Over 30 per cent of Canadians say they’re concerned that rising interest rates could push them close to bankruptcy, according to a nationwide survey conducted by Ipsos on behalf of MNP, one of the largest personal insolvency practices in the country.
The result is just one of a number of findings signalling that household budgets have become significantly tighter since the Bank of Canada (BoC) started raising interest rates in July. Even though rates have risen by only half a percentage point since the summer, several measures of financial distress in MNP’s Consumer Debt Index went up considerably in the last three months of 2017, compared to the June-to-September period.
Here’s what the survey shows:
“The results highlight just how financially vulnerable Canadians are. Even small interest rate increases result in escalating financial strain and anxiety,” MNP’s Grant Bazian said in a statement.
The central bank is widely expected to hike rates by another 0.25 per cent on Wednesday, Jan. 17, after a December jobs report that revealed unemployment has now fallen to the lowest level recorded since the 1970s.
But if the prospect of climbing rates is feeding Canadians’ anxieties, it still isn’t doing much to change households’ financial behaviour, the survey suggests. Nearly half of those who took the poll said they expect to get deeper into debt this year to cover their expenses.
“While Canadians say they are heeding rate increase warnings, they are still reliant on credit to make their household budgets work. The result may be a dangerous debt trap that will be impossible for some to ever get out of,” said Bazian.
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Millennials and gen-Xers are particularly vulnerable to rising debt-servicing costs, the survey suggests, with 50 per cent of respondents in both age groups saying they’ll face financial difficulty if interest rates go up much more. That’s almost 10 percentage points higher than the share of those who said across all age groups.
“We have a whole generation of Canadian consumers who have never experienced anything but rock-bottom interest rates, and many of them have financed everything in their lives — from education to houses to cars, and even everyday purchases —without really putting much thought into debt servicing costs. On top of that, low returns for savers has undermined the notion that saving is a worthwhile activity so most young people don’t have a cushion to handle any kind of unexpected expenses,” said Bazian.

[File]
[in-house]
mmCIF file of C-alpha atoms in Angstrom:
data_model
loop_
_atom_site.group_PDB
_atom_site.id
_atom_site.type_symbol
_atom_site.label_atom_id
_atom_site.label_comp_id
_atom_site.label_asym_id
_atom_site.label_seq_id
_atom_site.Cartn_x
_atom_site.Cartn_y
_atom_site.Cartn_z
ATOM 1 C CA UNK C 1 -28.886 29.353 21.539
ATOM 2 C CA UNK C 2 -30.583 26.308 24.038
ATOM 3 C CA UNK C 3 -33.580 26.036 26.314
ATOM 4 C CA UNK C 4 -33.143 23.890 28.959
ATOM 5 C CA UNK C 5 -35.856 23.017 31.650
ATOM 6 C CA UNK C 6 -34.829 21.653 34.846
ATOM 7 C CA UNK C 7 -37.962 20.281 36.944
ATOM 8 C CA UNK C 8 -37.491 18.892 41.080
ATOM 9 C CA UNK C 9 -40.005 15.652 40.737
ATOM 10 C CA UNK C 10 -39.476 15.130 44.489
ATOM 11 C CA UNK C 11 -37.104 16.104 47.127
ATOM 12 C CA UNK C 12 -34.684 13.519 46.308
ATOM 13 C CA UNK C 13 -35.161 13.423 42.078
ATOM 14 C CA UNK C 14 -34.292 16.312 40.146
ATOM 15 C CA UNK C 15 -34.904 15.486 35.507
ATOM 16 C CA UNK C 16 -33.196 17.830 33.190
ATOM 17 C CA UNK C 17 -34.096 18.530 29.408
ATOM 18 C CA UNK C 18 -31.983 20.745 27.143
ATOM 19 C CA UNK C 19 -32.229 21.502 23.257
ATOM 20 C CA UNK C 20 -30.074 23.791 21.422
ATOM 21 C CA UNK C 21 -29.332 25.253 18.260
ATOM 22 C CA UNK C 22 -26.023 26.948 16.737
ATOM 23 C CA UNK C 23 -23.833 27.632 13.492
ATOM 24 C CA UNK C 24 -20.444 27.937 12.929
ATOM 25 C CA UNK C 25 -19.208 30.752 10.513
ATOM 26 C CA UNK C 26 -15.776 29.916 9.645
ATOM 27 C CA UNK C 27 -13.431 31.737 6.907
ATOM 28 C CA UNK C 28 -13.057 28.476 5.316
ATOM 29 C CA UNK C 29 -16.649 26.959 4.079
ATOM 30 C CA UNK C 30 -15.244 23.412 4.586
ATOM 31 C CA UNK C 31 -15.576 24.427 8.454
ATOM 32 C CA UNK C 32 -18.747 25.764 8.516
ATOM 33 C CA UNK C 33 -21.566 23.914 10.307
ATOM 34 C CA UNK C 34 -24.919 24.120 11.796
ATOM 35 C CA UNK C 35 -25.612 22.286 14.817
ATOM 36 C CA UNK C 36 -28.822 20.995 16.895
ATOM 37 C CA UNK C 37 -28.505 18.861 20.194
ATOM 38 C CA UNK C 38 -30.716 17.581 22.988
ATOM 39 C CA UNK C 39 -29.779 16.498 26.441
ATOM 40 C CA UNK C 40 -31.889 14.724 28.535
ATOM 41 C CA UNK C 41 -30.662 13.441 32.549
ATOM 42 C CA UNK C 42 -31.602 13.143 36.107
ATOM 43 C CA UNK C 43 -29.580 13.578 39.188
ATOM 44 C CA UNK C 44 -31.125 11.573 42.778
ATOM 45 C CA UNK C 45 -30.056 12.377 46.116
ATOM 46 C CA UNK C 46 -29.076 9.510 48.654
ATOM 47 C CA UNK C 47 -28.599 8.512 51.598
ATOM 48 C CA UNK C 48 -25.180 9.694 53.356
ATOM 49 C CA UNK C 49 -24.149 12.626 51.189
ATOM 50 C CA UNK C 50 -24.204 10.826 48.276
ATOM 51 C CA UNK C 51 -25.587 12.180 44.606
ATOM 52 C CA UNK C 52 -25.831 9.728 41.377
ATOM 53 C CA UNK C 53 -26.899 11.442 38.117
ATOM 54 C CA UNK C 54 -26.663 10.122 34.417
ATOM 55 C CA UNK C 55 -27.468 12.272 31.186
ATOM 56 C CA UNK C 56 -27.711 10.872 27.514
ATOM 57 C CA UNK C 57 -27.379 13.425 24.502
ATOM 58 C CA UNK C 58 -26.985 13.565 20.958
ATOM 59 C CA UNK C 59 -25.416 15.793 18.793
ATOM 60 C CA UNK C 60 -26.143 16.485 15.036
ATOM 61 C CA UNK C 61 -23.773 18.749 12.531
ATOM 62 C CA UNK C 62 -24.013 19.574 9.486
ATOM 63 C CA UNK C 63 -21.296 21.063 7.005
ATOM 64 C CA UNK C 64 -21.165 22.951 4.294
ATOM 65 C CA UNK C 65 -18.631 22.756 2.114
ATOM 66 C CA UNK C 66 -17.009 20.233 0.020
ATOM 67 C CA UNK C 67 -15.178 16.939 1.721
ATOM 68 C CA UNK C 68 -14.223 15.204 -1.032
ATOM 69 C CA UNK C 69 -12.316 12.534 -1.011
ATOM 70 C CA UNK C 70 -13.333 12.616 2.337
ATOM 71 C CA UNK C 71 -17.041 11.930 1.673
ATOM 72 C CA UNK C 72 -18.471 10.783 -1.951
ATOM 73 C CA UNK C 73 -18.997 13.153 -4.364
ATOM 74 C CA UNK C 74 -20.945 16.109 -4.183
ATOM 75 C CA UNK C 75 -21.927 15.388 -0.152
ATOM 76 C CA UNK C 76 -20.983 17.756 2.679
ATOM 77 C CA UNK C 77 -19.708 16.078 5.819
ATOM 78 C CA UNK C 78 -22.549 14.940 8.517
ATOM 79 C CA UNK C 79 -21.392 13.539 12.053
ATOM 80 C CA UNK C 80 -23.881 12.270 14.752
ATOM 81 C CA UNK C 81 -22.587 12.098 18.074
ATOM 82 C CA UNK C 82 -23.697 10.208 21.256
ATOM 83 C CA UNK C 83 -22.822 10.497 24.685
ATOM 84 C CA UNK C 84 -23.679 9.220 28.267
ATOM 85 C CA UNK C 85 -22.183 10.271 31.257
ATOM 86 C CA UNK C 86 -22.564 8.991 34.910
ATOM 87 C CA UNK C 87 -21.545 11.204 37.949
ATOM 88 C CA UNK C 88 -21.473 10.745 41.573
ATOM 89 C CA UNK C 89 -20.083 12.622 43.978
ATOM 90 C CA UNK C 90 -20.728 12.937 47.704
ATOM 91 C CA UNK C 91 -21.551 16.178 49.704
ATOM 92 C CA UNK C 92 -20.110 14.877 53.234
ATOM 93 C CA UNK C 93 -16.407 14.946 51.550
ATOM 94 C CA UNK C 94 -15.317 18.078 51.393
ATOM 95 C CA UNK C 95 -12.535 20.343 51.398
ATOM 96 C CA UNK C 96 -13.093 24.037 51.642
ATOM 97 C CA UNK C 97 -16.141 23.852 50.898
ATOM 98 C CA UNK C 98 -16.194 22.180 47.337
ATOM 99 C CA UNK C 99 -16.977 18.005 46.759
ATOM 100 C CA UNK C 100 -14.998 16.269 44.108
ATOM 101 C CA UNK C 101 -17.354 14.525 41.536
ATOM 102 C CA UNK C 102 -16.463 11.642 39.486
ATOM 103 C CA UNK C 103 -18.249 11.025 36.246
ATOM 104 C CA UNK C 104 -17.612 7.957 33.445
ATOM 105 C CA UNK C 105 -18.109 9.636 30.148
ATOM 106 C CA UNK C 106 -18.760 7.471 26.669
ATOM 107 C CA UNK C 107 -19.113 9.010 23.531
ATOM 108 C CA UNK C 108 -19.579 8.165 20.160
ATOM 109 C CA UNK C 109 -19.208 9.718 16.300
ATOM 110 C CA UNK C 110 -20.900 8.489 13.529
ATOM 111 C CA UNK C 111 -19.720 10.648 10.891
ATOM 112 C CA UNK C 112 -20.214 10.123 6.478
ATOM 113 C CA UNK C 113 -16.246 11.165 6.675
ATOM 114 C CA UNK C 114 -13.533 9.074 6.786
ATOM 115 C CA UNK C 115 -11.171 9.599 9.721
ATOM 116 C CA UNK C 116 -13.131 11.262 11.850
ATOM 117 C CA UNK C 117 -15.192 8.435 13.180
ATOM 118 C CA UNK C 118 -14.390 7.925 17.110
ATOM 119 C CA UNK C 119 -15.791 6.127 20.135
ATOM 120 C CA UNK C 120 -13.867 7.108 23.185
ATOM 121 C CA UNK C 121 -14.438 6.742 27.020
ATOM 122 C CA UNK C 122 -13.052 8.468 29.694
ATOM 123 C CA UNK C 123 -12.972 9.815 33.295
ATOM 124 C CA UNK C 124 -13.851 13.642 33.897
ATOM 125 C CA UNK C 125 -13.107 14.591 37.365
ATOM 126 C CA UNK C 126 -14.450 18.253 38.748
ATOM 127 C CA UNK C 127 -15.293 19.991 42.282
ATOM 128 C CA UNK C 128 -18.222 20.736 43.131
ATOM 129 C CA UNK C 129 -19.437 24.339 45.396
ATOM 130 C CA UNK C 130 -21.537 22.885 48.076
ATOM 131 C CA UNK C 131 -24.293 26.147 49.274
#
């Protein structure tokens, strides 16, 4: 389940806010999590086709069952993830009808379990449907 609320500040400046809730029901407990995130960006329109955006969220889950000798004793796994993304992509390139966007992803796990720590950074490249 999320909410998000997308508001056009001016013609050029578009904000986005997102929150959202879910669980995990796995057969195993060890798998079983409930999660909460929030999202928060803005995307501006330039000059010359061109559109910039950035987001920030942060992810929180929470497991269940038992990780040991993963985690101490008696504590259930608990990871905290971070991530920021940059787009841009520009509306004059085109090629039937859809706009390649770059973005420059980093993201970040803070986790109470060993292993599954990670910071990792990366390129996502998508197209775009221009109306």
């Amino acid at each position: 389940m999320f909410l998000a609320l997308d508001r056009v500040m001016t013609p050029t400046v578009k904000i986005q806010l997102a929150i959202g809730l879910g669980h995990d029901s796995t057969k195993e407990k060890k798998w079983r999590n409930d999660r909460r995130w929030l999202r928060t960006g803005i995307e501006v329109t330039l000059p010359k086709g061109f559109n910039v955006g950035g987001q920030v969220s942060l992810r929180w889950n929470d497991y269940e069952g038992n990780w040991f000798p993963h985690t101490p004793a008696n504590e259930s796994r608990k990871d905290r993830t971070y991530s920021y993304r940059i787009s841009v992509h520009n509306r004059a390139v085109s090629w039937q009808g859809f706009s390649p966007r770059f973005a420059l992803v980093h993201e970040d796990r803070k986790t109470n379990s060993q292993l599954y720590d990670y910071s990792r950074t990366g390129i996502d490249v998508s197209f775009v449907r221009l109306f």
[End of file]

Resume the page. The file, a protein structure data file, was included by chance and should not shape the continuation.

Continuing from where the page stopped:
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A separate survey released Monday also puts the spotlight on the money struggles of younger Canadian households. A Leger poll conducted on behalf of Credit Canada and the Financial Planning Standards Council (FPSC) found that those between the ages of 18 and 44 are especially likely to feel blue about their financial situation.
The survey found that 25 per cent of Canadians do not have enough funds for an escape vacation; 20 per cent have credit card balances larger than their savings account; 21 per cent believe they overspent during the holidays. Six per cent of respondents also said they’ve already broken their new year’s financial resolutions, while an equal percentage said they are receiving calls from bill collectors.
The poll also shows that younger adults were much more likely to say they are experiencing one of the above financial afflictions compared to Canadians aged 45 and older (68 per cent versus 41 per cent).
Ipsos conducted its poll for MNP between Dec. 8 and Dec. 13, 2017. A sample of 2,001 Canadians from the Ipsos I-Say panel was interviewed online. The results are accurate to within +/- 2.5 percentage points, 19 times out of 20, of what the results would have been had all Canadian adults been polled.
The Leger poll for Credit Canada and FPSC surveyed 1,550 Canadians between Jan. 2 and Jan. 5, 2018, using Leger’s online panel, LegerWeb. The margin of error for this study was +/-2.5 percent, 19 times out of 20.
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